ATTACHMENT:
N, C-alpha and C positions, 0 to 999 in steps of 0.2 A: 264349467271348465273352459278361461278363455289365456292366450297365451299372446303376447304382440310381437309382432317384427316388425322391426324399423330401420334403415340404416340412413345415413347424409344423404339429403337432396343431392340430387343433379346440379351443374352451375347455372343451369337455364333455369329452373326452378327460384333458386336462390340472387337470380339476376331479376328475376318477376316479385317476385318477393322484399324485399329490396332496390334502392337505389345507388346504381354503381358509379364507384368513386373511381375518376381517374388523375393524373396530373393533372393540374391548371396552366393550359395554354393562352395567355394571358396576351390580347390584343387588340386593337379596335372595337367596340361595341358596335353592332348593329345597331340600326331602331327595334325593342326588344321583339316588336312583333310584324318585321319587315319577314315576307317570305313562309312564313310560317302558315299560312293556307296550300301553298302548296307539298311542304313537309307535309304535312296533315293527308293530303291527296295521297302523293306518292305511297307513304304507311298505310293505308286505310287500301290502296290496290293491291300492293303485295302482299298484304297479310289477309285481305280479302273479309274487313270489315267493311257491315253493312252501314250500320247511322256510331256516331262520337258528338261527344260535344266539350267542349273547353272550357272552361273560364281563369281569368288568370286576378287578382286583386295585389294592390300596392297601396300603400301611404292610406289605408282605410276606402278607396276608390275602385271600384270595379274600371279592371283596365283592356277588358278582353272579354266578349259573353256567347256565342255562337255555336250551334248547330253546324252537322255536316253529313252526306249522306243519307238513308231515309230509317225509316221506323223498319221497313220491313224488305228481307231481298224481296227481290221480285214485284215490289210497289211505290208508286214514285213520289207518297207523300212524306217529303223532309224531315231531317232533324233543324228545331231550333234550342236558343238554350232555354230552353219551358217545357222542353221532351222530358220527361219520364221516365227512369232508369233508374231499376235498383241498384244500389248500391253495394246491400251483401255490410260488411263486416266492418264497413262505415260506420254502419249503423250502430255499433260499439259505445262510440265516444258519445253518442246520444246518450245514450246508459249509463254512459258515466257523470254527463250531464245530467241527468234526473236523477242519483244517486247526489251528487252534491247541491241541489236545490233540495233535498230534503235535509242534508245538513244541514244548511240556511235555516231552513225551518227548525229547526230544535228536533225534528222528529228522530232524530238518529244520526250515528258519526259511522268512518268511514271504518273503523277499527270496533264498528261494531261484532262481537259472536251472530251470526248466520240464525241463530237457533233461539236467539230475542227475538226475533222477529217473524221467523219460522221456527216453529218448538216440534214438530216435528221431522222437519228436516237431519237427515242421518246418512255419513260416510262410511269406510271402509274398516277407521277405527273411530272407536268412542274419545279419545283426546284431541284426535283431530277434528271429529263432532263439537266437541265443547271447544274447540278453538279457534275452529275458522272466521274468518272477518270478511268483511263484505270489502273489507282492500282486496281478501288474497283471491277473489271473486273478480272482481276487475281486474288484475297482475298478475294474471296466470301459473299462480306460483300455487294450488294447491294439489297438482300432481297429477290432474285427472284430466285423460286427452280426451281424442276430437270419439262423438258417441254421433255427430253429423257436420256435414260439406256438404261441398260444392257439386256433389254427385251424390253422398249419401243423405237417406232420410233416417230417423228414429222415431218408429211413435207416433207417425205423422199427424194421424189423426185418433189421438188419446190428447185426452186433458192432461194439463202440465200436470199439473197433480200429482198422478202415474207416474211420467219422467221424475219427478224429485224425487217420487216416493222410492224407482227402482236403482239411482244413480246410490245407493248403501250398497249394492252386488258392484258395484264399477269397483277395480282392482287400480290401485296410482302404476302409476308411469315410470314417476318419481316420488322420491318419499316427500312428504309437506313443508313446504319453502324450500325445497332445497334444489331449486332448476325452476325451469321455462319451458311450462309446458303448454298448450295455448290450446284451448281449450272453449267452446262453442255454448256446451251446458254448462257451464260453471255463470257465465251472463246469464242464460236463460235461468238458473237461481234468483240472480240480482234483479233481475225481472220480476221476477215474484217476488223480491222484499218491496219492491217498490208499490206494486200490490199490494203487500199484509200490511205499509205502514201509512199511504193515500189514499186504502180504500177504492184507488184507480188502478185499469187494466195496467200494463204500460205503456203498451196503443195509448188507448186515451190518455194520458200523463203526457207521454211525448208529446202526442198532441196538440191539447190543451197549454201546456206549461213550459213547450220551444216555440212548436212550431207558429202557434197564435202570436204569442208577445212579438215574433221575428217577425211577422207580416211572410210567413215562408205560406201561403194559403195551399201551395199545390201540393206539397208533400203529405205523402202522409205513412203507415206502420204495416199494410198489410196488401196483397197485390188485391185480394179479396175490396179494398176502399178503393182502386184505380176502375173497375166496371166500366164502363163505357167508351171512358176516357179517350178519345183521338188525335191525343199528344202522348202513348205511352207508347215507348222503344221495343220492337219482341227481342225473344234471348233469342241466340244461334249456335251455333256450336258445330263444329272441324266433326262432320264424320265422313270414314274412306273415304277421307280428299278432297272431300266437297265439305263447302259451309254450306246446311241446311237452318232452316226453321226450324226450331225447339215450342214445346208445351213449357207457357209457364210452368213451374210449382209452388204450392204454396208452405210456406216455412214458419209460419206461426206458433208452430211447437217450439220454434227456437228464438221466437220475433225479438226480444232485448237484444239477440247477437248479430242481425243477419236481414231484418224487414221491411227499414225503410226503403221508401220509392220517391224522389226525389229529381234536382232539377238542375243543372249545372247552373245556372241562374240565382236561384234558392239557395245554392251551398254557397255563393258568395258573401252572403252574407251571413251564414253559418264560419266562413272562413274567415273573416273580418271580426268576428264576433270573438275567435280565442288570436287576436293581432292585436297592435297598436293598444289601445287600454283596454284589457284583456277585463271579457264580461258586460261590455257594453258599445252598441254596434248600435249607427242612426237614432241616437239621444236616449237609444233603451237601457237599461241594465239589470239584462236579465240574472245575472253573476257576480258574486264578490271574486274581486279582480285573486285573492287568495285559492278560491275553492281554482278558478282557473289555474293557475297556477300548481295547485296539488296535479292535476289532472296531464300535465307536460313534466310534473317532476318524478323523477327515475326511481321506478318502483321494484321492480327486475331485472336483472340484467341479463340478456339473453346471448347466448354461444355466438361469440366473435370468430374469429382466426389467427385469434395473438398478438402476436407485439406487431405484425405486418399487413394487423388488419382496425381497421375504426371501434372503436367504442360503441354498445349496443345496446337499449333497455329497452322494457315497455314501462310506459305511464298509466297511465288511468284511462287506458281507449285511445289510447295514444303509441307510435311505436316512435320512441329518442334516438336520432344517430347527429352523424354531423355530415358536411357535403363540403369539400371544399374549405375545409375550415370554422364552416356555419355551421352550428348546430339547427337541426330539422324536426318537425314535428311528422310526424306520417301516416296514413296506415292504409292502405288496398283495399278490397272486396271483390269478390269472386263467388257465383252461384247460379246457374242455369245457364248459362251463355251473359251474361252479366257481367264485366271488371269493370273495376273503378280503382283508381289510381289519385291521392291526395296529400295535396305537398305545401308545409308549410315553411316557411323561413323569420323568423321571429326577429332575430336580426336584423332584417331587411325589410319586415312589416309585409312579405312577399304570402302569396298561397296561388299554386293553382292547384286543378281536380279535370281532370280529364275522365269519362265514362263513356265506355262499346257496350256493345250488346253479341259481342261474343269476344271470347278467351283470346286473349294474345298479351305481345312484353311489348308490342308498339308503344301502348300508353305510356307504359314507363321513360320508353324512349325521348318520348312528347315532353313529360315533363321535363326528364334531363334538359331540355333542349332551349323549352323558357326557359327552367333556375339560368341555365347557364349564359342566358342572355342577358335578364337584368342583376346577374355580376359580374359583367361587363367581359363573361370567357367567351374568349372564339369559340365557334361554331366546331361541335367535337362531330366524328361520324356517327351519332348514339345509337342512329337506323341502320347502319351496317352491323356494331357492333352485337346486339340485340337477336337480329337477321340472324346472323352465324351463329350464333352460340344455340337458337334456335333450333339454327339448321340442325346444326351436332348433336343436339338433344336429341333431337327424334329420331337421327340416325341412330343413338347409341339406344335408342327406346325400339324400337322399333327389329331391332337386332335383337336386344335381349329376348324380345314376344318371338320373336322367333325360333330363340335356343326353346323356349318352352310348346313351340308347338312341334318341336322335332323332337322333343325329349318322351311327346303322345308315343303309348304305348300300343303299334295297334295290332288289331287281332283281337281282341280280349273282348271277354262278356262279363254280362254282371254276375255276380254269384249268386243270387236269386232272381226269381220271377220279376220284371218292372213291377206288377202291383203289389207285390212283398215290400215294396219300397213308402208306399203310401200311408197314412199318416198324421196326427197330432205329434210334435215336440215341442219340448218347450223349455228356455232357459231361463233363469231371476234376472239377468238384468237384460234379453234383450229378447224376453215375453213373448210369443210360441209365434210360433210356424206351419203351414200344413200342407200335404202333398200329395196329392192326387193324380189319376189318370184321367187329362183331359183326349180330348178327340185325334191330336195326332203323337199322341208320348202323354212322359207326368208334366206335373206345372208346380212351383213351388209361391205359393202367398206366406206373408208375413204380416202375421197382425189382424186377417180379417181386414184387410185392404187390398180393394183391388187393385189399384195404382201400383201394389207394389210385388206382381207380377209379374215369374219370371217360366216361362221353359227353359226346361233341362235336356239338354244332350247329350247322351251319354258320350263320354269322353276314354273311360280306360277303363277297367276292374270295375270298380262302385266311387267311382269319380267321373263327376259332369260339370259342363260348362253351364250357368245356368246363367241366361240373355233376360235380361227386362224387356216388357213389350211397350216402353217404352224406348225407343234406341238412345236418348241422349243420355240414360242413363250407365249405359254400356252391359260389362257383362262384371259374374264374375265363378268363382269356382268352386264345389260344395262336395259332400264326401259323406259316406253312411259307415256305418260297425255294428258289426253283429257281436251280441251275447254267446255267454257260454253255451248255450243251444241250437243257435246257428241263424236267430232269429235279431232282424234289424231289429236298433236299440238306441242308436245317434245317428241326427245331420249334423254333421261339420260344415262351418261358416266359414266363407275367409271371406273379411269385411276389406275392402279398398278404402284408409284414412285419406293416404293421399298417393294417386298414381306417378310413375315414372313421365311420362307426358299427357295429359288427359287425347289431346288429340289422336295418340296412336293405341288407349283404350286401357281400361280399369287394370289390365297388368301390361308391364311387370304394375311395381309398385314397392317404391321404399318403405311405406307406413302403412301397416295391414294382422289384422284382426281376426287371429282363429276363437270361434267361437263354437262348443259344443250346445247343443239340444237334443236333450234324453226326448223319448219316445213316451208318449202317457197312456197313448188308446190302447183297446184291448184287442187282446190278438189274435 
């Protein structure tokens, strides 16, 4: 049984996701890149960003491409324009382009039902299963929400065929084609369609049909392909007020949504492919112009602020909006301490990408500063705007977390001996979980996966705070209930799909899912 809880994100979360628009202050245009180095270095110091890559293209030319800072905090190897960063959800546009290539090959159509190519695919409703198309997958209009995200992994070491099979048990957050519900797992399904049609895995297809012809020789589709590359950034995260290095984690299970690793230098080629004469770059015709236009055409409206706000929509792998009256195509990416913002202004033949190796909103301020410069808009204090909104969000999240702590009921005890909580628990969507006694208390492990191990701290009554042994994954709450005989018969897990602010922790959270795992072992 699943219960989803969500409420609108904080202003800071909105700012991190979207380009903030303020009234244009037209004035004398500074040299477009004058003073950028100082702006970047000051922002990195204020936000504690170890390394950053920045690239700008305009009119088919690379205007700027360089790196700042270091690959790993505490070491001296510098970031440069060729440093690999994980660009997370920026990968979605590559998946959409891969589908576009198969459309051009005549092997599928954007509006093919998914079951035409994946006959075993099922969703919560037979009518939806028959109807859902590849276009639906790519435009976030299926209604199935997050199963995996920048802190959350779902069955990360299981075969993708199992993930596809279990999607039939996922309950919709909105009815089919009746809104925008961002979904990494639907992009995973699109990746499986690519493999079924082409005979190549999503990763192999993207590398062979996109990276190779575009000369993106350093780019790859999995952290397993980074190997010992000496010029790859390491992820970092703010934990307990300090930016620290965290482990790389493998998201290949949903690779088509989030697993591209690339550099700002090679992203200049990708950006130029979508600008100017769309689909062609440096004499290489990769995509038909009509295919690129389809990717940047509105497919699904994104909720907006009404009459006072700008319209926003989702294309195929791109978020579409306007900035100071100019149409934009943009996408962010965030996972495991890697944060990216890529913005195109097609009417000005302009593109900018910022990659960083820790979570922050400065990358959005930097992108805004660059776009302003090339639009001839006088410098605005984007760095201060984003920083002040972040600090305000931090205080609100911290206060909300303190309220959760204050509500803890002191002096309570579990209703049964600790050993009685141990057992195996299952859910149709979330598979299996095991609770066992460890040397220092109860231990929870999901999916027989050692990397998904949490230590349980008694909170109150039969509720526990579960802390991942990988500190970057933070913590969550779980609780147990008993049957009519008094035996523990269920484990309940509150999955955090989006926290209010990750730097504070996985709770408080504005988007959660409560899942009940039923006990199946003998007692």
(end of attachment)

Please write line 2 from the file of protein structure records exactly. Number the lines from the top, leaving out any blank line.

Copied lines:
């Protein structure tokens, strides 16, 4: 049984996701890149960003491409324009382009039902299963929400065929084609369609049909392909007020949504492919112009602020909006301490990408500063705007977390001996979980996966705070209930799909899912 809880994100979360628009202050245009180095270095110091890559293209030319800072905090190897960063959800546009290539090959159509190519695919409703198309997958209009995200992994070491099979048990957050519900797992399904049609895995297809012809020789589709590359950034995260290095984690299970690793230098080629004469770059015709236009055409409206706000929509792998009256195509990416913002202004033949190796909103301020410069808009204090909104969000999240702590009921005890909580628990969507006694208390492990191990701290009554042994994954709450005989018969897990602010922790959270795992072992 699943219960989803969500409420609108904080202003800071909105700012991190979207380009903030303020009234244009037209004035004398500074040299477009004058003073950028100082702006970047000051922002990195204020936000504690170890390394950053920045690239700008305009009119088919690379205007700027360089790196700042270091690959790993505490070491001296510098970031440069060729440093690999994980660009997370920026990968979605590559998946959409891969589908576009198969459309051009005549092997599928954007509006093919998914079951035409994946006959075993099922969703919560037979009518939806028959109807859902590849276009639906790519435009976030299926209604199935997050199963995996920048802190959350779902069955990360299981075969993708199992993930596809279990999607039939996922309950919709909105009815089919009746809104925008961002979904990494639907992009995973699109990746499986690519493999079924082409005979190549999503990763192999993207590398062979996109990276190779575009000369993106350093780019790859999995952290397993980074190997010992000496010029790859390491992820970092703010934990307990300090930016620290965290482990790389493998998201290949949903690779088509989030697993591209690339550099700002090679992203200049990708950006130029979508600008100017769309689909062609440096004499290489990769995509038909009509295919690129389809990717940047509105497919699904994104909720907006009404009459006072700008319209926003989702294309195929791109978020579409306007900035100071100019149409934009943009996408962010965030996972495991890697944060990216890529913005195109097609009417000005302009593109900018910022990659960083820790979570922050400065990358959005930097992108805004660059776009302003090339639009001839006088410098605005984007760095201060984003920083002040972040600090305000931090205080609100911290206060909300303190309220959760204050509500803890002191002096309570579990209703049964600790050993009685141990057992195996299952859910149709979330598979299996095991609770066992460890040397220092109860231990929870999901999916027989050692990397998904949490230590349980008694909170109150039969509720526990579960802390991942990988500190970057933070913590969550779980609780147990008993049957009519008094035996523990269920484990309940509150999955955090989006926290209010990750730097504070996985709770408080504005988007959660409560899942009940039923006990199946003998007692």